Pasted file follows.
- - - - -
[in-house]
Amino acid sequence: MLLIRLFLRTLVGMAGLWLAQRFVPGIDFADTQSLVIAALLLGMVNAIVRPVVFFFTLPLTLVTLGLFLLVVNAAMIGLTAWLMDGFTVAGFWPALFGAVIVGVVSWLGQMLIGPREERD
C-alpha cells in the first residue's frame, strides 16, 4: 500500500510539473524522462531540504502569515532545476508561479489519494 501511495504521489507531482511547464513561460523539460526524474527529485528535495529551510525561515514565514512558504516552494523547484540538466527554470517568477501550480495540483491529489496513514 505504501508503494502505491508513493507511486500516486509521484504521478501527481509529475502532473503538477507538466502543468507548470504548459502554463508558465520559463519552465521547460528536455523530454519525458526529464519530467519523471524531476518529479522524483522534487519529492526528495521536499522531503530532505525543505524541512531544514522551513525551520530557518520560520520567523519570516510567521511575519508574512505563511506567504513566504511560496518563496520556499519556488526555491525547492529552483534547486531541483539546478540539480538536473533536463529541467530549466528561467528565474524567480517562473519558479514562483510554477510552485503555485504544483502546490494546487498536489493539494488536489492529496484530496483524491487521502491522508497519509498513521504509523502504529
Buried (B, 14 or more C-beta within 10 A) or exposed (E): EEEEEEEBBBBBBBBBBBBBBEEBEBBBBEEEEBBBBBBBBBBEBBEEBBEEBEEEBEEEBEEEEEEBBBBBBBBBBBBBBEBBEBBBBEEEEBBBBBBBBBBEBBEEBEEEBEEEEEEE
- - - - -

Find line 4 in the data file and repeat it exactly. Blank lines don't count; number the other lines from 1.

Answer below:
Buried (B, 14 or more C-beta within 10 A) or exposed (E): EEEEEEEBBBBBBBBBBBBBBEEBEBBBBEEEEBBBBBBBBBBEBBEEBBEEBEEEBEEEBEEEEEEBBBBBBBBBBBBBBEBBEBBBBEEEEBBBBBBBBBBEBBEEBEEEBEEEEEEE